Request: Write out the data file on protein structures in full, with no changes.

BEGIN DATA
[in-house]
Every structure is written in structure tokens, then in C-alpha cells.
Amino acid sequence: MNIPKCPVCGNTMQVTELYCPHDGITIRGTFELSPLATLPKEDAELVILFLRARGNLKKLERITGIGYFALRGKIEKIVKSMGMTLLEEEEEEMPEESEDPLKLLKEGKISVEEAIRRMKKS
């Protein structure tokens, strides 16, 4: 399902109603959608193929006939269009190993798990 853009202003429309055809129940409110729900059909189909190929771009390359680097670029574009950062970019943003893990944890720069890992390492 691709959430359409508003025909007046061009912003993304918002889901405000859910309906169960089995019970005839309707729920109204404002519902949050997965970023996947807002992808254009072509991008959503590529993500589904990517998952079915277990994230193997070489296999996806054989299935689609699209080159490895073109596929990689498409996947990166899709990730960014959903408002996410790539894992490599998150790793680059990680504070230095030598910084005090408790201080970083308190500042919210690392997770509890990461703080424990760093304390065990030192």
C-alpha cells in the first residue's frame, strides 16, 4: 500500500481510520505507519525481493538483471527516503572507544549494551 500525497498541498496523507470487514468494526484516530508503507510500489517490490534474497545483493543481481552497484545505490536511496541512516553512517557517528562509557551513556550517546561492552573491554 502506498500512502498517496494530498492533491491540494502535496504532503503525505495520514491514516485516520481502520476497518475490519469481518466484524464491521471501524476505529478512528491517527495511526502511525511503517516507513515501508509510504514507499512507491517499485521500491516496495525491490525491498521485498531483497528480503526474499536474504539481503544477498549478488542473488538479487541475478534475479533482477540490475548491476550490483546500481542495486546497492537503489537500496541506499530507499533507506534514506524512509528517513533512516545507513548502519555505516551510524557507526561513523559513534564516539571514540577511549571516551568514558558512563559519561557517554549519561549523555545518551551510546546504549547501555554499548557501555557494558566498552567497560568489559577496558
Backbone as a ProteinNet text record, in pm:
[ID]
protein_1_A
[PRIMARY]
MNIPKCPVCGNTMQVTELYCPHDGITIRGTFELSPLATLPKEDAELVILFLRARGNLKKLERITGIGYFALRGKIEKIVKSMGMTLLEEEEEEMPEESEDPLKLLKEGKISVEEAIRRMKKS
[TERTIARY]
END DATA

[in-house]
Every structure is written in structure tokens, then in C-alpha cells.
Amino acid sequence: MNIPKCPVCGNTMQVTELYCPHDGITIRGTFELSPLATLPKEDAELVILFLRARGNLKKLERITGIGYFALRGKIEKIVKSMGMTLLEEEEEEMPEESEDPLKLLKEGKISVEEAIRRMKKS
């Protein structure tokens, strides 16, 4: 399902109603959608193929006939269009190993798990 853009202003429309055809129940409110729900059909189909190929771009390359680097670029574009950062970019943003893990944890720069890992390492 691709959430359409508003025909007046061009912003993304918002889901405000859910309906169960089995019970005839309707729920109204404002519902949050997965970023996947807002992808254009072509991008959503590529993500589904990517998952079915277990994230193997070489296999996806054989299935689609699209080159490895073109596929990689498409996947990166899709990730960014959903408002996410790539894992490599998150790793680059990680504070230095030598910084005090408790201080970083308190500042919210690392997770509890990461703080424990760093304390065990030192």
C-alpha cells in the first residue's frame, strides 16, 4: 500500500481510520505507519525481493538483471527516503572507544549494551 500525497498541498496523507470487514468494526484516530508503507510500489517490490534474497545483493543481481552497484545505490536511496541512516553512517557517528562509557551513556550517546561492552573491554 502506498500512502498517496494530498492533491491540494502535496504532503503525505495520514491514516485516520481502520476497518475490519469481518466484524464491521471501524476505529478512528491517527495511526502511525511503517516507513515501508509510504514507499512507491517499485521500491516496495525491490525491498521485498531483497528480503526474499536474504539481503544477498549478488542473488538479487541475478534475479533482477540490475548491476550490483546500481542495486546497492537503489537500496541506499530507499533507506534514506524512509528517513533512516545507513548502519555505516551510524557507526561513523559513534564516539571514540577511549571516551568514558558512563559519561557517554549519561549523555545518551551510546546504549547501555554499548557501555557494558566498552567497560568489559577496558
Backbone as a ProteinNet text record, in pm:
[ID]
protein_1_A
[PRIMARY]
MNIPKCPVCGNTMQVTELYCPHDGITIRGTFELSPLATLPKEDAELVILFLRARGNLKKLERITGIGYFALRGKIEKIVKSMGMTLLEEEEEEMPEESEDPLKLLKEGKISVEEAIRRMKKS
[TERTIARY]